The Dead Man in the Bunker
- Peter Sichrovsky, Born Guilty: Children of Nazi Families (New York: Basic Books, 1988), p. 66.
- The author would like to thank Karen Franklin, Noa Mkayton and Martin Pollack for their comments on this review.
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The Dead Man in the Bunker
The Dead Man in the Bunker
London: Faber and Faber Limited, 2006
Translated by William Hobson
This book focuses on the author’s personal journey to uncover the history of his biological father’s family, the Basts. The word "bast" comes from a Germanic origin, referring to "fibrous material obtained from the phloem of jute, hemp, and or flax to make rope." Ironically, Gerhard Bast, Martin Pollack’s father, may have been hanged by a rope made out of bast for his war crimes as a Gestapo officer – had he been incarcerated after the war.
Pollack, an Austrian journalist and writer, never knew his father. As Pollack was growing up, his paternal grandmother used to say that his father was “always honorable and decent” (p. 217).
In teaching about the perpetrators during the National Socialist period, our students often ask, “How did human beings willingly participate in the mass murder of millions of Jewish men, women and children. How was it humanly possible?” This open-ended query usually triggers additional questions about the complexities and “gray zones” of human behavior. The author also ponders this matter towards the end of his well-researched account,
“...how it could have happened that it was my father, of all people, who had ordered these things ‘by his power of authority’ and perhaps pulled the trigger himself. My father, the Sturmbannführer, who decades afterwards that ex-sergeant said had always acted humanely. What did ‘humanely’ mean in the language of these people?" (p. 188).
Pollack’s contemporary and colleague, Peter Sichrovsky – an Austrian-Jewish journalist – interviewed children of Nazi families about their relationships with their parents as well as about their reflections on the earlier generation’s family legacy. For example, one of the interviewees states in Sichrovsky’s book, Born Guilty: Children of Nazi Families, “Neither of us has it easy, I know that. We more than most others come from a family who lost the war, because ours helped start it. …And it is not all that simple to pull oneself up from this nothingness, this abyss. We were vanquished, and like a defeated fighter we drag ourselves to the locker room and try, slowly to regain our strength. The scars of that fight are visible and in us. Some healed and some will never heal, and perhaps will even be handed on to our children. But that’s our fate, a hard fate for us, the children of those who caused and started it all. But perhaps it’s also an opportunity.”12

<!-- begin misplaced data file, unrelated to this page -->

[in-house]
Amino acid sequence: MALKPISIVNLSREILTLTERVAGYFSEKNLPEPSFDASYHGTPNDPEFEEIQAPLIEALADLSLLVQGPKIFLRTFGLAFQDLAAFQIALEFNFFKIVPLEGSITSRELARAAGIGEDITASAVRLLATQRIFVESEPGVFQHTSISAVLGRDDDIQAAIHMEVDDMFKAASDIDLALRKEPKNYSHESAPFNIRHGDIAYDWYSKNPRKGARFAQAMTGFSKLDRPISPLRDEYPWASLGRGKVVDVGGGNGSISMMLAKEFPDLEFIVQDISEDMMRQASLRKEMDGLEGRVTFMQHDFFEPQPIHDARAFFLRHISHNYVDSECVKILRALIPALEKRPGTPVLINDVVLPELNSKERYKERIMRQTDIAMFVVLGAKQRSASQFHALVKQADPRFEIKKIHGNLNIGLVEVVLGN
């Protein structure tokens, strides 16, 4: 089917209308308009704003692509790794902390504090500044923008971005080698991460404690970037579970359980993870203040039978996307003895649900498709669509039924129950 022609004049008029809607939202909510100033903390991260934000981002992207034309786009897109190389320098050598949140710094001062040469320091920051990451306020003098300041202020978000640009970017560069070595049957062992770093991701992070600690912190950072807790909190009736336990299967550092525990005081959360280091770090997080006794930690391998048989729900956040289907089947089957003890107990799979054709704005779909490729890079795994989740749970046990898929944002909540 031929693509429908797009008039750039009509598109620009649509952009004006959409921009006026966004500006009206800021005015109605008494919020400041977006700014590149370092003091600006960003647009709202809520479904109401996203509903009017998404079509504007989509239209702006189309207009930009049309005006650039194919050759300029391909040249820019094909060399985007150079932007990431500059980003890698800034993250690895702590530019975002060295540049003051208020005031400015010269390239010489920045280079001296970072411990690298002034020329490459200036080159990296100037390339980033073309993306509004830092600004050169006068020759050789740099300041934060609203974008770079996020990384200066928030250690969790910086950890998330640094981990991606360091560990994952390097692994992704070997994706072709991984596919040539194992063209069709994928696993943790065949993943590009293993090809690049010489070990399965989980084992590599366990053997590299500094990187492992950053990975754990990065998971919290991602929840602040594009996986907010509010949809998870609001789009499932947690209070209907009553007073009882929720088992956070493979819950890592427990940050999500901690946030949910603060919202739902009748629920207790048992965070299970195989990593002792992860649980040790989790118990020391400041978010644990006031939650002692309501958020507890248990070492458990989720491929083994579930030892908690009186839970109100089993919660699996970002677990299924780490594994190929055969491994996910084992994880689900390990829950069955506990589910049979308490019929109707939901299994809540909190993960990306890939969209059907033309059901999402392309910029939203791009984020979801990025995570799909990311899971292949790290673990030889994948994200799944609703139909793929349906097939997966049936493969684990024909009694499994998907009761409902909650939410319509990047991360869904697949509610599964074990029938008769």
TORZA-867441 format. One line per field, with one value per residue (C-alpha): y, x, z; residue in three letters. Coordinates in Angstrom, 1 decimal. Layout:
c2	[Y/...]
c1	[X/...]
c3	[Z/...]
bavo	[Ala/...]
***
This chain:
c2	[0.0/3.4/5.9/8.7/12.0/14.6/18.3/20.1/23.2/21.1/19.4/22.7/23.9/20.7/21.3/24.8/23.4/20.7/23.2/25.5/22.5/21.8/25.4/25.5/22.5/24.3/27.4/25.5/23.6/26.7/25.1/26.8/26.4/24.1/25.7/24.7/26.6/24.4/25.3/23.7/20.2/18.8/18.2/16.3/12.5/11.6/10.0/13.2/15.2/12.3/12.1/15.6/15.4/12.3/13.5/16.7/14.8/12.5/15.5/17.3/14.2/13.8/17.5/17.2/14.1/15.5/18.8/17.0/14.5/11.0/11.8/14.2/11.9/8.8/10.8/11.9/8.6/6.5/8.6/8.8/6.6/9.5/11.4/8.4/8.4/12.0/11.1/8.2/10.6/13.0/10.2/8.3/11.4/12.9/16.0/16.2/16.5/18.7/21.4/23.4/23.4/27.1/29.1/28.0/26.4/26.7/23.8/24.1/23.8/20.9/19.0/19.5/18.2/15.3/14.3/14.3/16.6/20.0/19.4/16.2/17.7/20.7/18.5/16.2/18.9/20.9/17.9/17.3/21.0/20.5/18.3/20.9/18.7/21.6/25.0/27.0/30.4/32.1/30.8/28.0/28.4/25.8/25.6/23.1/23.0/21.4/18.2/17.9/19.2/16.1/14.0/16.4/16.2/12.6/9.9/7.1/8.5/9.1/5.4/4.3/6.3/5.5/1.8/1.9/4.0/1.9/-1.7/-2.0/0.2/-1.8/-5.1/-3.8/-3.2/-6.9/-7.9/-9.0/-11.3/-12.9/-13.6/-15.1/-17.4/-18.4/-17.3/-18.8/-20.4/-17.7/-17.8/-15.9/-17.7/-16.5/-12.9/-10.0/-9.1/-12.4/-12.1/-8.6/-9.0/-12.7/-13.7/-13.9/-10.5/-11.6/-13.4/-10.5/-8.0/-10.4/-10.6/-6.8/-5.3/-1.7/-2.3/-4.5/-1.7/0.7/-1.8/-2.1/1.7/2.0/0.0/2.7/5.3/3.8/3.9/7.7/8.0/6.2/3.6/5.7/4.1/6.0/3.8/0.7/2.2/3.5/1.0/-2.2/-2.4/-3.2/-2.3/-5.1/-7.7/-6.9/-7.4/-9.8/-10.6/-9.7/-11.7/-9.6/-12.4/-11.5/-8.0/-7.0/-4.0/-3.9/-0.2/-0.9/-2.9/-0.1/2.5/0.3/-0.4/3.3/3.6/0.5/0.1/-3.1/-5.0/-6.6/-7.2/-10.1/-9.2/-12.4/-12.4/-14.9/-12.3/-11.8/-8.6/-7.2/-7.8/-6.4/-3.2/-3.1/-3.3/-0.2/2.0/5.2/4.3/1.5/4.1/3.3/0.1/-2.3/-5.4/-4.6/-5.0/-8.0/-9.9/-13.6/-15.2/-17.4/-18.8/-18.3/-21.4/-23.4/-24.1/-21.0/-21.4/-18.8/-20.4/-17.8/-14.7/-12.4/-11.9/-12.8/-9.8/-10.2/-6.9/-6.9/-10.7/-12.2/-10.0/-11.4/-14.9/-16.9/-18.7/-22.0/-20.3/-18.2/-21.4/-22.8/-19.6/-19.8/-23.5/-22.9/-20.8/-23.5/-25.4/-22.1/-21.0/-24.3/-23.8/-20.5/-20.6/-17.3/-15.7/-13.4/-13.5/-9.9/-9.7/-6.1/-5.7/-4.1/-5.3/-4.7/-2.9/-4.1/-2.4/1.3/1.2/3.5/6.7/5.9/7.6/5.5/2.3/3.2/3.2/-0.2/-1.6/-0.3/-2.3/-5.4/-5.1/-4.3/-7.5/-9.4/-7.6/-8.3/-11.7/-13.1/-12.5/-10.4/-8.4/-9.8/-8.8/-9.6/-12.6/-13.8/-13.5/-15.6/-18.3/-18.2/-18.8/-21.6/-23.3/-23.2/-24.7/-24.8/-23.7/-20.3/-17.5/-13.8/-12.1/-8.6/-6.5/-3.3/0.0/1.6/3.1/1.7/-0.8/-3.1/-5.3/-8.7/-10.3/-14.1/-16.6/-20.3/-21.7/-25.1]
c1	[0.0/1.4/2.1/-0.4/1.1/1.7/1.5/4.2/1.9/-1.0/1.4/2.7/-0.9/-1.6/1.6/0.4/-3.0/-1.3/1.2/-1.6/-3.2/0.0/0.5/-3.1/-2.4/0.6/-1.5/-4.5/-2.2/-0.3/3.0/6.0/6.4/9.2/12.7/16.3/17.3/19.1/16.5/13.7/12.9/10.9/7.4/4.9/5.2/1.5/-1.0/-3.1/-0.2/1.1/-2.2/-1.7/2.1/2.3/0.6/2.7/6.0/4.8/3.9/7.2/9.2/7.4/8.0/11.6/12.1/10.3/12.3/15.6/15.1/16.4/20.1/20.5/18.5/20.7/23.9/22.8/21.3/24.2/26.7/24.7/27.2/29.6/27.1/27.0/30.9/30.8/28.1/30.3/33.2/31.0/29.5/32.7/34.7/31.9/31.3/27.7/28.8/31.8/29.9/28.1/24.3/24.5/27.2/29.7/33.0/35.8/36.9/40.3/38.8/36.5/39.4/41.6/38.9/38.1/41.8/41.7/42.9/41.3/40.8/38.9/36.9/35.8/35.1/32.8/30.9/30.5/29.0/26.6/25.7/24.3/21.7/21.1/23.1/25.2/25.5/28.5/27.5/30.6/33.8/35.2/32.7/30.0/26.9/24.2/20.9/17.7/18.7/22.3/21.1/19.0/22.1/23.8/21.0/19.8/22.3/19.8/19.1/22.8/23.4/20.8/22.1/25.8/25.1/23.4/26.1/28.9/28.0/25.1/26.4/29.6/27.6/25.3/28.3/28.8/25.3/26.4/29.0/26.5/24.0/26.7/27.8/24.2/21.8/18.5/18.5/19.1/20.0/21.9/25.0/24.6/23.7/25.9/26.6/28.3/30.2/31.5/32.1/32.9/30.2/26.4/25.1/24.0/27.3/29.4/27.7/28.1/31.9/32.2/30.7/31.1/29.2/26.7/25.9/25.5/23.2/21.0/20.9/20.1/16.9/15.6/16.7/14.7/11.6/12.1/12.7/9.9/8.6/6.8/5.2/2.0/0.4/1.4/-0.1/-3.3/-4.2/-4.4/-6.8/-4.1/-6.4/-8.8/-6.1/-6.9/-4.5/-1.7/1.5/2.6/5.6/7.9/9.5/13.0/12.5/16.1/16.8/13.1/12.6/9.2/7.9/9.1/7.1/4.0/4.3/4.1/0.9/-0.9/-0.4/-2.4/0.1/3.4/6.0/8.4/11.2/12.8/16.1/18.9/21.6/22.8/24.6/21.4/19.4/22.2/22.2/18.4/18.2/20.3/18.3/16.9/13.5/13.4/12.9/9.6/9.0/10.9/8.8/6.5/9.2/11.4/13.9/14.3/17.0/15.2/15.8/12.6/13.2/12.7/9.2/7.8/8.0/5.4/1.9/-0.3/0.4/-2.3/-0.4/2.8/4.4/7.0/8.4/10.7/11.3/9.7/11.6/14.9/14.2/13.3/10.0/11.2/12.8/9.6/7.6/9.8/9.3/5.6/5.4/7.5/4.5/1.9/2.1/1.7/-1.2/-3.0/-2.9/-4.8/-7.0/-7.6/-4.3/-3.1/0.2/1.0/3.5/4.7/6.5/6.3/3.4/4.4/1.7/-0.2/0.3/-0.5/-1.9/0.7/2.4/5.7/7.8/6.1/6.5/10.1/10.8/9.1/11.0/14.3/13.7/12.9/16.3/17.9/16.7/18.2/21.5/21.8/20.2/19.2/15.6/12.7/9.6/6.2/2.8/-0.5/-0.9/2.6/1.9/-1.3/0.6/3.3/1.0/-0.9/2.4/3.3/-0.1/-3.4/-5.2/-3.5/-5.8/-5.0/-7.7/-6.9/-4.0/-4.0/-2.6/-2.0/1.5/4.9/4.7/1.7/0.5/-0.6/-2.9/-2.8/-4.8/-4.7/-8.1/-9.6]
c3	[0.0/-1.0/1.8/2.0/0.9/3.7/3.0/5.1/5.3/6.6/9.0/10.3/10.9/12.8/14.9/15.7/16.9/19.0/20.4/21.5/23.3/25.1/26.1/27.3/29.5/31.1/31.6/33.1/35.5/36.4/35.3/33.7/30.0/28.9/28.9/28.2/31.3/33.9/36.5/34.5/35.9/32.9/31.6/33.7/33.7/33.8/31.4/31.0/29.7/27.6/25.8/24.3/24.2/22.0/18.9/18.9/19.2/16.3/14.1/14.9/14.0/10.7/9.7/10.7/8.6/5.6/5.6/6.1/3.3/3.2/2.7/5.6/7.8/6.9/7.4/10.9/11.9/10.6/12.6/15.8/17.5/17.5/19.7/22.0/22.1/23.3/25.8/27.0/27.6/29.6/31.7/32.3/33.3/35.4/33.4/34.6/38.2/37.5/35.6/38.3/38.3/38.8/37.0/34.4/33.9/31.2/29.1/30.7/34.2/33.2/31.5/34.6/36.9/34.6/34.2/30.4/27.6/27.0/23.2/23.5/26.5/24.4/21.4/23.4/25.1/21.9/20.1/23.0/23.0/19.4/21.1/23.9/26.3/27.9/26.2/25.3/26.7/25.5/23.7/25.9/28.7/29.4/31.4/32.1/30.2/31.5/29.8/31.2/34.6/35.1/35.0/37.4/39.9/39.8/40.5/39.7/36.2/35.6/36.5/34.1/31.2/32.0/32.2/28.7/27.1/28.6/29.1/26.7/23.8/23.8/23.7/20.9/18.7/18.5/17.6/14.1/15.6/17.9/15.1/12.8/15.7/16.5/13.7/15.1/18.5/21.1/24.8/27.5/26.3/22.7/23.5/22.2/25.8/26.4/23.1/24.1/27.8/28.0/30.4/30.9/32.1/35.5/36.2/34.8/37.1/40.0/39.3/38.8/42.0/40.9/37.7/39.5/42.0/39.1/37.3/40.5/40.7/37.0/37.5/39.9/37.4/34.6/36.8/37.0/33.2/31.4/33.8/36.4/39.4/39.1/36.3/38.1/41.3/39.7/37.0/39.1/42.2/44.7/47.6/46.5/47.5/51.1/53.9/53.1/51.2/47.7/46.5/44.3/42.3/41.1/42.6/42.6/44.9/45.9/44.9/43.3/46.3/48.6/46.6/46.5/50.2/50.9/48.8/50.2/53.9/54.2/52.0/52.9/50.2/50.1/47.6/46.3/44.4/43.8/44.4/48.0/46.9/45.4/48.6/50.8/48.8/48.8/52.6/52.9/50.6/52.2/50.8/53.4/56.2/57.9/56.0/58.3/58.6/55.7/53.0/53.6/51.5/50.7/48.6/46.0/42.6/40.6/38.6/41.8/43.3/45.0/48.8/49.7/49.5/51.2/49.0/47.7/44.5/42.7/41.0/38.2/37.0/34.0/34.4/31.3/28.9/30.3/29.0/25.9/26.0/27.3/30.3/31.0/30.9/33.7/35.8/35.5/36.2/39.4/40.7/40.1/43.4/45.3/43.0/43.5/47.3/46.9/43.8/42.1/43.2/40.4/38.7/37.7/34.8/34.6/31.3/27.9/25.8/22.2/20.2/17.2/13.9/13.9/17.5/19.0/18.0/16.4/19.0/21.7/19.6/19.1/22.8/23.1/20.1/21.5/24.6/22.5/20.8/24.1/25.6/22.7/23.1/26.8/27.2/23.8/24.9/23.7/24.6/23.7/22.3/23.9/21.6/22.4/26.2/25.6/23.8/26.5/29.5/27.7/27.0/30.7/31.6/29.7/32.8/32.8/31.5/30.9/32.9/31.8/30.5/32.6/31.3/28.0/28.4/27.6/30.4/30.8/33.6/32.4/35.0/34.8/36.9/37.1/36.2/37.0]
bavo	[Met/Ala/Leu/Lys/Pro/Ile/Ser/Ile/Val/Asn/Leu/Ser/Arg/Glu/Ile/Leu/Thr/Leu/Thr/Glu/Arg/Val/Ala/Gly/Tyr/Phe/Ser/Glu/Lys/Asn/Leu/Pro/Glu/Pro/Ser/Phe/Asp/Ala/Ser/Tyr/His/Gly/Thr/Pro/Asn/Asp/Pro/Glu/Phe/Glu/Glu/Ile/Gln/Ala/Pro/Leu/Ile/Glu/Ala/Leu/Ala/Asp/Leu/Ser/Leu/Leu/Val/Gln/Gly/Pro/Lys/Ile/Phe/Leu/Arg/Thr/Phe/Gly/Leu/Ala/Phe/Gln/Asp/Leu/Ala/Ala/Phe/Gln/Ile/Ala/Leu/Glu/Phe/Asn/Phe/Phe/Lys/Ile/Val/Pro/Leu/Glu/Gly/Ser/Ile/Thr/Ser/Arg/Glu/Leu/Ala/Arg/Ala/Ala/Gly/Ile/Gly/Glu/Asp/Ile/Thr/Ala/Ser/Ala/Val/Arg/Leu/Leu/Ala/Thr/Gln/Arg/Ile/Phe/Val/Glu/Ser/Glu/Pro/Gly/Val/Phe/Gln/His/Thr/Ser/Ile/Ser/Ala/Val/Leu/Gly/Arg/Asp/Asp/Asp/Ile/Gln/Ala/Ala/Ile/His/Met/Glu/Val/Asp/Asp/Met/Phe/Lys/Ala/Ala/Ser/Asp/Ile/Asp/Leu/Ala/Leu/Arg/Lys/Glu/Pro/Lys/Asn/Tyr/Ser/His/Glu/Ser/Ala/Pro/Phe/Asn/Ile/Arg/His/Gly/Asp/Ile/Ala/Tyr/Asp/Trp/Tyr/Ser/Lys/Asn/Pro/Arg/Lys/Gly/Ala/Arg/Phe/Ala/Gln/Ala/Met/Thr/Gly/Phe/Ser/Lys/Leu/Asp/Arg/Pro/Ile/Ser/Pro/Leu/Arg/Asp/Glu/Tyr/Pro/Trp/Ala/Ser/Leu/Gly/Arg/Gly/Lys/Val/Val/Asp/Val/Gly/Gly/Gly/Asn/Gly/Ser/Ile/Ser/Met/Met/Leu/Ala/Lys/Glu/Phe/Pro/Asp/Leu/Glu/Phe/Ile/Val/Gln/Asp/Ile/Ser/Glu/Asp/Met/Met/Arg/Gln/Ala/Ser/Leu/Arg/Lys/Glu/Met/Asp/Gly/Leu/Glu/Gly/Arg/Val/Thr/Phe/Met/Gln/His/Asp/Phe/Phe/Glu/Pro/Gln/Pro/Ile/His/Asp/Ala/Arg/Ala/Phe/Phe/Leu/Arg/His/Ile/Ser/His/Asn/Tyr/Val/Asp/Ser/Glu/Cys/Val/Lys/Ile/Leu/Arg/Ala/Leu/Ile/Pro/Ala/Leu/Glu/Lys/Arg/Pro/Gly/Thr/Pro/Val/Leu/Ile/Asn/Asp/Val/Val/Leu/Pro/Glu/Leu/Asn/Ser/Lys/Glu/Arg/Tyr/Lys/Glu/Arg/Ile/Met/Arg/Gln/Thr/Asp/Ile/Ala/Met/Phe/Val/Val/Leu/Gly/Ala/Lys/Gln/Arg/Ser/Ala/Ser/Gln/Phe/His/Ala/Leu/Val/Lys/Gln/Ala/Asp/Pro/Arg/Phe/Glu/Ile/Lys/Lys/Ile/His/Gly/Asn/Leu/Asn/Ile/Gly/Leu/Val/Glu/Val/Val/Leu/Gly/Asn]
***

Pollack’s book is most definitely an opportunity – not only for the son's personal exploration of the past but also for his readers. The author provides a window into the history of one nationalistic German-speaking family, who lived side-by-side with Slovenians for several generations before moving to Lower Austria. Although they lived amongst Slovenians, most of Pollack's Protestant family was vehemently anti-Slavic. In the words of the author, "All the family's hopes rested on Germany: the German Reich and the Iron Chancellor, Bismarck" (pp, 24-5). Later on, the Bast family would support the platform of the Nazi party from early on. Gerhard Bast loved to hike in the mountains, fence and ski, especially in the company of friends. He studied law and became a practicing attorney. However, he ultimately decided to give up the legal profession for a career in the Gestapo. Pollack's father became a highly decorated officer - responsible for deporting German-Jewish people from Münster to the East in 1941 as well as rounding up and killing Jews in Slovakia towards the end of the Shoah among other various actions.
Although this is not an academic book, without footnotes or an index, it is very well researched and remains a seminal book for teachers though it was originally published over a decade ago. Pollack undertook extensive archival investigation to document the fate of his father – who ultimately was murdered not by a victim seeking revenge, but rather by someone who simply wanted to rob him for money. He pieced his family’s story by gathering primary source documents and witness testimony. He does not write with pathos nor does he aim to seek reconciliation and forgiveness for his father’s actions from his readers. Pollack presents his family’s story in a sober way, and this is to his credit. This book is highly recommended reading, especially for educators who are interested in reading about everyday life between Germans and Slovenes before the First World War.
This English-language book, originally published in German, has also been translated into the following European languages: Czech, Polish, Spanish and Ukrainian. In light of the Pollack's family's history, it is hoped that this book might eventually be translated into languages of the Former Yugoslav Republic.
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